- I took my daughter shopping and we picked out a bunch of items we thought someone living on the street would like to have for basic necessities. We put it all together and made “Blessing Bags.” They included all sorts of things like snacks, drinks, gum, a personal fan and sunblock (we live in horribly hot and sunny TX, so this is really helpful here), toothbrush and paste, lip balm, band-aids, deodorant, razors, a comb, soap, hand sanitizer, socks, and some change. We made some for women and some for men, then set out to find some people that would like to have one. We met some super nice people and had some wonderful talks. It took multiple days and several locations to hand them out, but every time, we walked away feeling amazing. To see how grateful people were for simple items such as these warmed our hearts and let us know that what we were doing was truly important. We found out that a local church comes down to a spot under a bridge on the same day every month and that homeless people come from all over to hear a spiritual message and to get donations. We decided to do our best to go down there every month at that time and hand out whatever we could: more Blessing Bags, or even a home-cooked meal. We know how much they need and appreciate that sort of thing and it's fairly simple for us to do. Because we ourselves don't have a lot extra, we can't always give anything. But sitting down with them for a long chat is just as nice. We've learned over the years that people are often terribly judgmental and sometimes cruel to homeless people. In reality, most of them are not bad people, they're just trying to survive. A little respect and caring in your heart means more to them than anything.On a side note, one of the men we gave a Blessing Bag to really touched us. My daughter sees him at a certain spot when she goes to pick up takeout with her boyfriend quite a bit. She always stops to give him whatever she can. He was the first one she thought of when I told her I wanted to make up these bags. He was the first one we sought out when we went out to give them away. Sure enough, he was at his usual spot. His clothes were filthy, his body sweaty. He sits on a concrete block all day in the scorching heat, hiding his face behind his cardboard sign as if he can't face what life has become for him. We got out of the car and spoke to him for some time and found him incredibly polite and humble. After several minutes of chatting, I asked him where he sleeps at night and he pointed to a jumble of weeds in the embankment off the highway. I guess my face reflected my thoughts that no person should have to live that way because he quickly assured me it wasn't so bad, he had a piece of cardboard to sleep on and he “keeps it real nice.” Later, when I said I hoped that some of the things in the bag would help him out some, he nodded enthusiastically and said, “Oh yes! You know, all I really want is to brush my teeth.” My heart cracked. We spoke some more, he continued to thank us profusely, we promised to think about him and stop back by when we can, and we got in our car to leave. The moment we started to drive away, he picked up his things and headed to the grocery store nearby. I suppose he went to brush his teeth. Sometimes all a man wants is a way to brush his teeth. I don't guess I'll ever take that for granted again.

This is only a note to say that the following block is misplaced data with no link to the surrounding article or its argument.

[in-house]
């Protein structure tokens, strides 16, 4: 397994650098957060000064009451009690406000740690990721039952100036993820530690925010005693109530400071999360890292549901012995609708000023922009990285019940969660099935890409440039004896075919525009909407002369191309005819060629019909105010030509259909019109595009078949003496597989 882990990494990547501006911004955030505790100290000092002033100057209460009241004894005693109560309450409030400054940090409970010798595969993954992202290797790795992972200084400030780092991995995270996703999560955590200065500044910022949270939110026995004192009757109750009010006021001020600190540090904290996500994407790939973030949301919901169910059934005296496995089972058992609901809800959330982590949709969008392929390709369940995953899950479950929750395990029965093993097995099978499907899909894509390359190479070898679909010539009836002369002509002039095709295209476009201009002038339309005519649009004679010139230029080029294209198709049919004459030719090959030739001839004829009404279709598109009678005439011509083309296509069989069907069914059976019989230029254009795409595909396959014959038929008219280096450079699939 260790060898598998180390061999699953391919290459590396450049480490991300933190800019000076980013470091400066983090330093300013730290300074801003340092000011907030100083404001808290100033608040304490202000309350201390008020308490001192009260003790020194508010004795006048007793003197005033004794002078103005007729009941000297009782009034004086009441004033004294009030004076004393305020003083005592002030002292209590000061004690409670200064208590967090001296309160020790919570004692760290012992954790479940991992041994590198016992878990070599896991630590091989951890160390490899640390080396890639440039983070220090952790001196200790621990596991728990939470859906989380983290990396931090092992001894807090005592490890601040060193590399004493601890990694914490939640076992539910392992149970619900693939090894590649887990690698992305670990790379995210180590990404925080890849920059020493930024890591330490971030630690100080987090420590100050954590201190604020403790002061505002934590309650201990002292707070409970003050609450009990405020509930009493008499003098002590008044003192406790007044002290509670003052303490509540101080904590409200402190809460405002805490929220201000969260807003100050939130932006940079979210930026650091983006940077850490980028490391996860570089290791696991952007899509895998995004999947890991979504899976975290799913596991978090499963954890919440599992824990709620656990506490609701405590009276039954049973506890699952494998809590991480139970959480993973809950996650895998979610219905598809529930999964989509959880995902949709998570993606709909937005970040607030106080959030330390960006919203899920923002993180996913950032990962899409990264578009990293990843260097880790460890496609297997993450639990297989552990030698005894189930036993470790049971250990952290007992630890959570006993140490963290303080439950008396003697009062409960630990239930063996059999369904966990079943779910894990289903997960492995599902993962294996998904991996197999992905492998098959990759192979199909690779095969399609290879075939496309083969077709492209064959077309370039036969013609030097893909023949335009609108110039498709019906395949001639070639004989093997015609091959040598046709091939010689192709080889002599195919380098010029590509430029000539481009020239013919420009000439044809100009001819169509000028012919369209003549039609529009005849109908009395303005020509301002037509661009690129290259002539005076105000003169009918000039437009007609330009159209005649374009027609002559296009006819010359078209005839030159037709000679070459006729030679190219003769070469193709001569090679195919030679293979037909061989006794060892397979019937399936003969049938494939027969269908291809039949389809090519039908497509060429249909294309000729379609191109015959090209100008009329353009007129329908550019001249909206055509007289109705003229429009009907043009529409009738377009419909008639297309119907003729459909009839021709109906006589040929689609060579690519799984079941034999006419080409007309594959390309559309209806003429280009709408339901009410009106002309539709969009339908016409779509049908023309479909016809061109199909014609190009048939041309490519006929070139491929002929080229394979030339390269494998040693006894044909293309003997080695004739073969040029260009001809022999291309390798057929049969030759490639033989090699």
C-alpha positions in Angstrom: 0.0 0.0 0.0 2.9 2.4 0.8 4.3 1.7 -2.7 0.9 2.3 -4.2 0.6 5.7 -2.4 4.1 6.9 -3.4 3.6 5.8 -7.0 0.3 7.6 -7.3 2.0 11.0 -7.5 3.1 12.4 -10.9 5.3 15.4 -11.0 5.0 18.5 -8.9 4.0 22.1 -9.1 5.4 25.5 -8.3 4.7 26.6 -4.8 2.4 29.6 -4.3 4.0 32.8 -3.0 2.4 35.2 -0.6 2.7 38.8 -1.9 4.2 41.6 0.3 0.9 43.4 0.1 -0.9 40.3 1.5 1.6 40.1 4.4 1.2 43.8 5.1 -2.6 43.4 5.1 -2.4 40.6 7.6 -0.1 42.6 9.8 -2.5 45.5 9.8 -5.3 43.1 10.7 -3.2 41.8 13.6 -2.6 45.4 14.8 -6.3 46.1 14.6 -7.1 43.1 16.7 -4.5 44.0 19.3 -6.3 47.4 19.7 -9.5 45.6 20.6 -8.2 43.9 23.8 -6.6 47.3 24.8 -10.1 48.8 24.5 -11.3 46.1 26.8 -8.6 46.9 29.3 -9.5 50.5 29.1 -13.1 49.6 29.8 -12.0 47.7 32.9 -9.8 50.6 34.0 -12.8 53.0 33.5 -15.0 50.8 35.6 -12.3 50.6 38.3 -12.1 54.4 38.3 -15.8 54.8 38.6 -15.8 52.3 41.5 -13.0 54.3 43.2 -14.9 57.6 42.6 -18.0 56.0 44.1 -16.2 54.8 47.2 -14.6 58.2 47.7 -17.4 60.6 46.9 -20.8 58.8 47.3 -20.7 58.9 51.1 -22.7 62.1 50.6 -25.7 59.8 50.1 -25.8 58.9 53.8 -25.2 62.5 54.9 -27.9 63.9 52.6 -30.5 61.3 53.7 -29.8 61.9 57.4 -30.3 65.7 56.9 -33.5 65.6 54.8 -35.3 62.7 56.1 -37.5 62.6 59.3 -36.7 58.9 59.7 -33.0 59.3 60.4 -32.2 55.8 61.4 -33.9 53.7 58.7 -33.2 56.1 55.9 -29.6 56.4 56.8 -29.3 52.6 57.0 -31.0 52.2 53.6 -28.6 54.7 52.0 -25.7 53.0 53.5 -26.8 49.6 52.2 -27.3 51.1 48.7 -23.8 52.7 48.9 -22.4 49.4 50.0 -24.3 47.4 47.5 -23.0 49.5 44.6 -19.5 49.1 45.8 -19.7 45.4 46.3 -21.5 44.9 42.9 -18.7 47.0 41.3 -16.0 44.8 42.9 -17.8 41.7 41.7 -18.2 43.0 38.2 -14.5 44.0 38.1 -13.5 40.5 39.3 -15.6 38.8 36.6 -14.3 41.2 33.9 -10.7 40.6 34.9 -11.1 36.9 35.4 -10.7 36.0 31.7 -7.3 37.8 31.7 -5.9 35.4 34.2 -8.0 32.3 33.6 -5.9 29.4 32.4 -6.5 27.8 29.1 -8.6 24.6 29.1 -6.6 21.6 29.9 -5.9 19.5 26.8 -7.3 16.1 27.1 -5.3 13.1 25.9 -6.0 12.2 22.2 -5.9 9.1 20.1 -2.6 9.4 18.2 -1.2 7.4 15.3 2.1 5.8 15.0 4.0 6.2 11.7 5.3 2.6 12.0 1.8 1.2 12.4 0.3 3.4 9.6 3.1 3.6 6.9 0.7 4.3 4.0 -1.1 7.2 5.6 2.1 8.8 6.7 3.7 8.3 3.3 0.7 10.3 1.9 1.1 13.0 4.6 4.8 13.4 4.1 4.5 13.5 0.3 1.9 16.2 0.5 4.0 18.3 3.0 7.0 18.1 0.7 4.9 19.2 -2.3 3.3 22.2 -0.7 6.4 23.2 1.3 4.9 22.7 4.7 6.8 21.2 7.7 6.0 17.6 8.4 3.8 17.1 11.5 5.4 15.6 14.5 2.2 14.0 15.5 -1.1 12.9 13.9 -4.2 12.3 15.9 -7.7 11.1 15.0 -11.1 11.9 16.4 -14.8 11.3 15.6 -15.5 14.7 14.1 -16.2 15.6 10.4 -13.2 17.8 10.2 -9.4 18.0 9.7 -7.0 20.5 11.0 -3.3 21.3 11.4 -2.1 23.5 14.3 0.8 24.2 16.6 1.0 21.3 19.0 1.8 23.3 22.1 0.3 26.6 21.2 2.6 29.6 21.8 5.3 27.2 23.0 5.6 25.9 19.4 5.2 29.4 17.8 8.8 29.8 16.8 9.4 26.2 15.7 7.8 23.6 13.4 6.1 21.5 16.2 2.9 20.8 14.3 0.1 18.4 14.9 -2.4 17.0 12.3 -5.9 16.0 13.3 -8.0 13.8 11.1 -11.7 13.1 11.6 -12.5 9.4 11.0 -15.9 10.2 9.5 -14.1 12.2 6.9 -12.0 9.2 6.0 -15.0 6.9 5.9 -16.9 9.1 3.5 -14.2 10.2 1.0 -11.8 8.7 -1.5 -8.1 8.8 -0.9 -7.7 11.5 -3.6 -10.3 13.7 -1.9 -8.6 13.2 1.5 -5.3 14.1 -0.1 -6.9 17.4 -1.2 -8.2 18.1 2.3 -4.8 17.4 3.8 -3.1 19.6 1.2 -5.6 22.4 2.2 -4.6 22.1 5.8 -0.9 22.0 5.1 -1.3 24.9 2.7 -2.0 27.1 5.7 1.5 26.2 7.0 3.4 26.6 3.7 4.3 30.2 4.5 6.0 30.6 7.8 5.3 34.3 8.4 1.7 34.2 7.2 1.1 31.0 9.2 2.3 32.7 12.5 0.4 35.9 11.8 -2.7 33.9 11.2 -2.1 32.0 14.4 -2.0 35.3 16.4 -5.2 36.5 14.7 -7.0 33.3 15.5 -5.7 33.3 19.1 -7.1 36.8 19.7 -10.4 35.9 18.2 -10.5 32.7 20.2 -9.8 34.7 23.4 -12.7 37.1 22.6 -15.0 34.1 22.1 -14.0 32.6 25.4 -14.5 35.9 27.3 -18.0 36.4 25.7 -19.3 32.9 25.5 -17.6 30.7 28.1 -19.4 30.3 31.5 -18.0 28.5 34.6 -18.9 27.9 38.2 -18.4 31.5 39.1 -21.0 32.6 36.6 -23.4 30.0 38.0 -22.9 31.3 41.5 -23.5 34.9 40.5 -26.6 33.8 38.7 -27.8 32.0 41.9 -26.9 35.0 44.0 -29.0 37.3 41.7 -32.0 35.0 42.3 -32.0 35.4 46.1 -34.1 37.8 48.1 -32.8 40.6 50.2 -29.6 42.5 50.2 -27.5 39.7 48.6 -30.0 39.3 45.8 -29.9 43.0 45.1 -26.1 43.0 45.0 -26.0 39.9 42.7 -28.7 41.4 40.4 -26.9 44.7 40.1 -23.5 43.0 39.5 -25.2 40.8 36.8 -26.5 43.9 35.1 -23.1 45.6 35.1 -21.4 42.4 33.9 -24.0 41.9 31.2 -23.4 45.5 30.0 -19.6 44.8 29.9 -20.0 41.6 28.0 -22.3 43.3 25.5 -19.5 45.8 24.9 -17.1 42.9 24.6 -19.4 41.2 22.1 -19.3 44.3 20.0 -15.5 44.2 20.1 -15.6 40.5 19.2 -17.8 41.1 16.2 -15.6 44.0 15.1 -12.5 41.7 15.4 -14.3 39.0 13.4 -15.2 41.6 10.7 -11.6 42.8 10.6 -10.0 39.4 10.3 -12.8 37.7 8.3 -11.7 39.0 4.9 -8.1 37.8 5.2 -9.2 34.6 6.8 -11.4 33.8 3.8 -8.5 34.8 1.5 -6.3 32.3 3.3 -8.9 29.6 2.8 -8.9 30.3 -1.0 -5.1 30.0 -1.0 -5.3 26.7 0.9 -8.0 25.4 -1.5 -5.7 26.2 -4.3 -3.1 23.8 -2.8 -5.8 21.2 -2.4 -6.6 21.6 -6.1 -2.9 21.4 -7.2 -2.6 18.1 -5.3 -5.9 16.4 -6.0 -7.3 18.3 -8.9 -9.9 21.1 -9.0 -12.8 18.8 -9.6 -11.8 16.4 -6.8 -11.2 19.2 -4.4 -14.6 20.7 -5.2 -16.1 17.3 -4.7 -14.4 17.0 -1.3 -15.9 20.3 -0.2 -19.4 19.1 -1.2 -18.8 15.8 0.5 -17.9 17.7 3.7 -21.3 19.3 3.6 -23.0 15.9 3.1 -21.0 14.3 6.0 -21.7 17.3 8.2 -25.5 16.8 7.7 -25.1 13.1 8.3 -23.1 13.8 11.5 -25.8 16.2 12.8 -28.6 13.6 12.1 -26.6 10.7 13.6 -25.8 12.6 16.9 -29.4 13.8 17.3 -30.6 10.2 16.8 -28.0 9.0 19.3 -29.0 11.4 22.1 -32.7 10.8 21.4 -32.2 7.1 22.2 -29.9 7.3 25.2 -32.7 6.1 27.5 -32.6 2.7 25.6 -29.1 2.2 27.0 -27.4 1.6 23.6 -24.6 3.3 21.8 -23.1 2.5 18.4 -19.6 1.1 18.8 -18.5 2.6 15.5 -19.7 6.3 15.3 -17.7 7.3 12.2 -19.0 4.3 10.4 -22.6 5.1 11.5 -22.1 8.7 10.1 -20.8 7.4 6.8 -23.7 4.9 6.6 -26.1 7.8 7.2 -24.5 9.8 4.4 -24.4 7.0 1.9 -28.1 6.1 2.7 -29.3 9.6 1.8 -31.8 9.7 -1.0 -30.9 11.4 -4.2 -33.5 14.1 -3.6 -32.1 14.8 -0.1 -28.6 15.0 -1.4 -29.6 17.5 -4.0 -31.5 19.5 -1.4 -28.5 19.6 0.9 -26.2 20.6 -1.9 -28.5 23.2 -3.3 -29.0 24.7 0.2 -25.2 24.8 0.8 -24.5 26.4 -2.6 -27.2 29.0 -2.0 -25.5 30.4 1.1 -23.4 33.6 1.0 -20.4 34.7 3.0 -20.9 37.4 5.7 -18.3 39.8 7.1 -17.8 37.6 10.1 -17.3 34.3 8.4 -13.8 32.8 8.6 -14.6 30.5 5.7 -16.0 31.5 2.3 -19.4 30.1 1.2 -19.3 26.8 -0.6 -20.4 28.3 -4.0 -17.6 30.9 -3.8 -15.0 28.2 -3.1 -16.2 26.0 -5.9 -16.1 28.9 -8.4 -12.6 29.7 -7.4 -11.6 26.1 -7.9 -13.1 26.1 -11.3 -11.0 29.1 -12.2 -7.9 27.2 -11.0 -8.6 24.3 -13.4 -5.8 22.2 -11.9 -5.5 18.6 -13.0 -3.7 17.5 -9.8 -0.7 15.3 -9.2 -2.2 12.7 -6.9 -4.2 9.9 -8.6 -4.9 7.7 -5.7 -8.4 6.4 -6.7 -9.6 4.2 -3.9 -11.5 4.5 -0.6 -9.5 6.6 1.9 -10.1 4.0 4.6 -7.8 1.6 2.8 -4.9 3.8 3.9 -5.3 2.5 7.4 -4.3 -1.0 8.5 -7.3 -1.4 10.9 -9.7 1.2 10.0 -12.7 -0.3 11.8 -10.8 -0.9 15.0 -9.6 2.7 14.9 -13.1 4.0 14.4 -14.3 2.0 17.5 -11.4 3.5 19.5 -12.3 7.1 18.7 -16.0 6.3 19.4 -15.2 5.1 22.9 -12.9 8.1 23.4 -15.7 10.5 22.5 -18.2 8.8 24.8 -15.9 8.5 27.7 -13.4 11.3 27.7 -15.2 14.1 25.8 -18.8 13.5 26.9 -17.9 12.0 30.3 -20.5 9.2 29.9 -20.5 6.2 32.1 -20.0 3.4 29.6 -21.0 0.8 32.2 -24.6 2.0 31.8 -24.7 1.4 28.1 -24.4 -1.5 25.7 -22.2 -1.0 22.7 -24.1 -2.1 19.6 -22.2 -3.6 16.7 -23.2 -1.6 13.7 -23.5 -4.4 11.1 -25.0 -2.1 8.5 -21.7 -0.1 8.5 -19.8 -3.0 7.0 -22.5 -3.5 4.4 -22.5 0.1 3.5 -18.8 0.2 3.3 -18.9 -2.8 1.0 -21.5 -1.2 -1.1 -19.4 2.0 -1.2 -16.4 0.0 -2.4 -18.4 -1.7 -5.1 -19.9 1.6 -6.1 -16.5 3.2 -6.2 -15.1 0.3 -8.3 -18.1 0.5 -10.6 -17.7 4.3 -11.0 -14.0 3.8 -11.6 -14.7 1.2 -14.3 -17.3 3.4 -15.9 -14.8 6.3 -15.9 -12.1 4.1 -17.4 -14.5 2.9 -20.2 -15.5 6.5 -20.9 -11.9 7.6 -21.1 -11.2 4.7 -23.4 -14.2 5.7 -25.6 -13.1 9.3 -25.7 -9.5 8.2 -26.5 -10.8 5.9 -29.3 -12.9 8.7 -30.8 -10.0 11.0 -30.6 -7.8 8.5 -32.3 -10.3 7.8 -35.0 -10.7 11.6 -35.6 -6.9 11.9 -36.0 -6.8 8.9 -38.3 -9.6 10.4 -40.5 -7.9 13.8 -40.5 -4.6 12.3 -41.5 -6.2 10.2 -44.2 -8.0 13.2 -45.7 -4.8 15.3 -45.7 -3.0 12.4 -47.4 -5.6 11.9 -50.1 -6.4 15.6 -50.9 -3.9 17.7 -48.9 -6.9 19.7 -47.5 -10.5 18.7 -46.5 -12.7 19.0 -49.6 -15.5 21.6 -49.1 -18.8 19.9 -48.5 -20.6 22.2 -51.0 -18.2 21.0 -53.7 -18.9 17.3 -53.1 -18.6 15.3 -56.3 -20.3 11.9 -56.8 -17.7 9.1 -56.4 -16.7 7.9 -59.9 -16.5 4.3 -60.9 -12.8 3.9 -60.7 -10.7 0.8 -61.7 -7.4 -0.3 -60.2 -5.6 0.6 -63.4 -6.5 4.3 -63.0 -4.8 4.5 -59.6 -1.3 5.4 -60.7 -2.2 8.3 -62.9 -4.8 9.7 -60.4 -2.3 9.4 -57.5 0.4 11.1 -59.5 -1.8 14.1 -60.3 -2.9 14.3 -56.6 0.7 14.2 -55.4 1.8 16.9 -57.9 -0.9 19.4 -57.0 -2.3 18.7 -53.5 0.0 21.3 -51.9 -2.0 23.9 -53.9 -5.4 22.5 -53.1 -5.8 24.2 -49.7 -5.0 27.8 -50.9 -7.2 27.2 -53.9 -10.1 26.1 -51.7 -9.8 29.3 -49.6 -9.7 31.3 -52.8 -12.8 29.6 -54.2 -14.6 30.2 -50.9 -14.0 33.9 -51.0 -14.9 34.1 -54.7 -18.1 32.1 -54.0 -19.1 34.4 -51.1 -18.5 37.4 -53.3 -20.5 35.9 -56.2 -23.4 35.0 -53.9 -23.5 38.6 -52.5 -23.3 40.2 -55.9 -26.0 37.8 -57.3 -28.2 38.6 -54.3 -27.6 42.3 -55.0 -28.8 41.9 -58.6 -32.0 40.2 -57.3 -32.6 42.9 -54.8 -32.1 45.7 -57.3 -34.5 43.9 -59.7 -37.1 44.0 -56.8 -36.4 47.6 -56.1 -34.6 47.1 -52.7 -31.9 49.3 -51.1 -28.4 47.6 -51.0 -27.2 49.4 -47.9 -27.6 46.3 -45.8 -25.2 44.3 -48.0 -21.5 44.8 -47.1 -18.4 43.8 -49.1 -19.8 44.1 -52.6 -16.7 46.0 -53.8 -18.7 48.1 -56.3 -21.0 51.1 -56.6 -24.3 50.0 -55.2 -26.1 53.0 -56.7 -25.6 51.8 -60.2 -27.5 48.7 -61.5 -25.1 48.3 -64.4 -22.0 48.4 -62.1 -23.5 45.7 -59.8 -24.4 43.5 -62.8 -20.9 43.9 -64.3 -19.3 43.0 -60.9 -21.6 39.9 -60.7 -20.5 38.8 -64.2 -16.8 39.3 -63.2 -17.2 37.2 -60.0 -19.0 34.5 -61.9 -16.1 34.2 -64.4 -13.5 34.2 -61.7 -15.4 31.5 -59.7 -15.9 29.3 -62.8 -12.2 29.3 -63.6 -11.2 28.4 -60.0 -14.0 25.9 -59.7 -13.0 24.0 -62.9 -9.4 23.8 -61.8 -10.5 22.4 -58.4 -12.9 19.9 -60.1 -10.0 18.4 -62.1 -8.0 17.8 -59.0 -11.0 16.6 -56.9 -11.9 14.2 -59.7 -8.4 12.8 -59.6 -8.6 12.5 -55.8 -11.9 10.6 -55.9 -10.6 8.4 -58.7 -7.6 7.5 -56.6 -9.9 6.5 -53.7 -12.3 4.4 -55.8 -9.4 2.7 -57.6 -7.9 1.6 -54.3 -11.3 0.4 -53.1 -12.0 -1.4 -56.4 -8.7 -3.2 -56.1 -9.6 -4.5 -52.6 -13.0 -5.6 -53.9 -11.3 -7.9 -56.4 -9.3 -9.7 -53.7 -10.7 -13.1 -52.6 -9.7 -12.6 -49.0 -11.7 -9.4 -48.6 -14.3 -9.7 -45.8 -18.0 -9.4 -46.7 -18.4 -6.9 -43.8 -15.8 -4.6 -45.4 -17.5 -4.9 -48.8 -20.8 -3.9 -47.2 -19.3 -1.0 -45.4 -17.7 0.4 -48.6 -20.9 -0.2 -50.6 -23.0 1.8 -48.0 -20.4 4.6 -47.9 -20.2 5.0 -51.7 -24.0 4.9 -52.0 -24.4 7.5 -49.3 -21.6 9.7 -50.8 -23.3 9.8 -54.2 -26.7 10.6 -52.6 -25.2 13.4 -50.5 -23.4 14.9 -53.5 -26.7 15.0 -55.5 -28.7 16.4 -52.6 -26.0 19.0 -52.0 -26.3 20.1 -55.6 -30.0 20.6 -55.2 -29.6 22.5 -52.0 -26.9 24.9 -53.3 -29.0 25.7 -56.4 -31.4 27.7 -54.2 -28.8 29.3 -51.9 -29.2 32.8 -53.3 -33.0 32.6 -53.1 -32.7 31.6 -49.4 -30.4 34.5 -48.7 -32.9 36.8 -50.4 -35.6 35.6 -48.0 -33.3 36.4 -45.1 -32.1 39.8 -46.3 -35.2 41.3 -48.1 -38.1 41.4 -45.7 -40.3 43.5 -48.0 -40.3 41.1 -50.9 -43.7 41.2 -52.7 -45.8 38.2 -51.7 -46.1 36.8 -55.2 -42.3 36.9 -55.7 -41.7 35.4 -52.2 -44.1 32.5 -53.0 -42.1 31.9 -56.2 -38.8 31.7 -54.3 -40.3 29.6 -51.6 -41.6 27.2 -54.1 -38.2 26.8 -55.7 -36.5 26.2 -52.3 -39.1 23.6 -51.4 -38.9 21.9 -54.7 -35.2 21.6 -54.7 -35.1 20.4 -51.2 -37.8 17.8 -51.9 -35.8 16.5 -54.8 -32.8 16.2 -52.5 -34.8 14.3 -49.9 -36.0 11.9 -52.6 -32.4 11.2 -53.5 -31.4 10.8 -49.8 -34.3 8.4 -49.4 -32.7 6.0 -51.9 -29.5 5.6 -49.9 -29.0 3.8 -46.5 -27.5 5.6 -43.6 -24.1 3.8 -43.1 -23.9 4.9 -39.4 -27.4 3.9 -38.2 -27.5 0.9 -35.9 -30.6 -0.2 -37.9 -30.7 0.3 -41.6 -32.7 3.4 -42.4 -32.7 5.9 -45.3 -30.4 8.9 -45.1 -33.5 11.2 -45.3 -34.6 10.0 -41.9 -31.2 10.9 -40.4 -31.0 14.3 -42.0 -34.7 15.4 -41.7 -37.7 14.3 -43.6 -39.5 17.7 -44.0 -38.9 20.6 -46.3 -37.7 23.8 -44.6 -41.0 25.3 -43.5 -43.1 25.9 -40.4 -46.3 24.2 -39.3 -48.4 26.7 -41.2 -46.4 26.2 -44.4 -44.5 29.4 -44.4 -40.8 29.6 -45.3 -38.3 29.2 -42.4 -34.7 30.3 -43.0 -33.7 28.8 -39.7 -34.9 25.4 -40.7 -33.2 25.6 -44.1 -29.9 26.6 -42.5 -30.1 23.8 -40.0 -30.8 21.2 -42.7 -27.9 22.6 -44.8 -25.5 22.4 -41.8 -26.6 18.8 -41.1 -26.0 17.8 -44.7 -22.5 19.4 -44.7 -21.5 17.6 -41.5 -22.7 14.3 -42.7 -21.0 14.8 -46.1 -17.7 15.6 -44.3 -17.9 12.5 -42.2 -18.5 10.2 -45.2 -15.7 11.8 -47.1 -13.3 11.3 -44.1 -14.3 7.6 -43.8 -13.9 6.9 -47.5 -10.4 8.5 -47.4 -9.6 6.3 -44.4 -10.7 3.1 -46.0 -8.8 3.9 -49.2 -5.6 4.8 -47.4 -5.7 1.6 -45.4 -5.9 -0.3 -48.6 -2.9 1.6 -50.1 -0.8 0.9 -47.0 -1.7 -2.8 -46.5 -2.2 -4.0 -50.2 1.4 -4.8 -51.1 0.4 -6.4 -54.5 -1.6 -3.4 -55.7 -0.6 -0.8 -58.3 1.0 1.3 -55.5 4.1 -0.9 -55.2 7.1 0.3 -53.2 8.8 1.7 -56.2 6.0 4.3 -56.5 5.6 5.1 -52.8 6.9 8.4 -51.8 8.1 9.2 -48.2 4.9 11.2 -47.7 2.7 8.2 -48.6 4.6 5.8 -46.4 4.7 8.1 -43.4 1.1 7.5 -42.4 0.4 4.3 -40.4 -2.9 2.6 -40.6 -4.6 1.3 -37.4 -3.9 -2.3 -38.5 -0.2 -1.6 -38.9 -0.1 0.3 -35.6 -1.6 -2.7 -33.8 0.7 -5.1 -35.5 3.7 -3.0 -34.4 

- We left a package of baby wipes at a baby changing station in Walmart. As I was walking up with the wipes with note attached (“Please enjoy this random act of kindness. If you are in need, help yourself!”) a women was frustratingly digging through her diaper bag, unable to find her wipes to change her infant son. I told her that I was leaving some wipes as a random act of kindness and she should go ahead and use them if she couldn't find hers. She was incredibly grateful. Talk about timing!
- We left pennies in several parking lots for people to find (face up, of course, for good luck).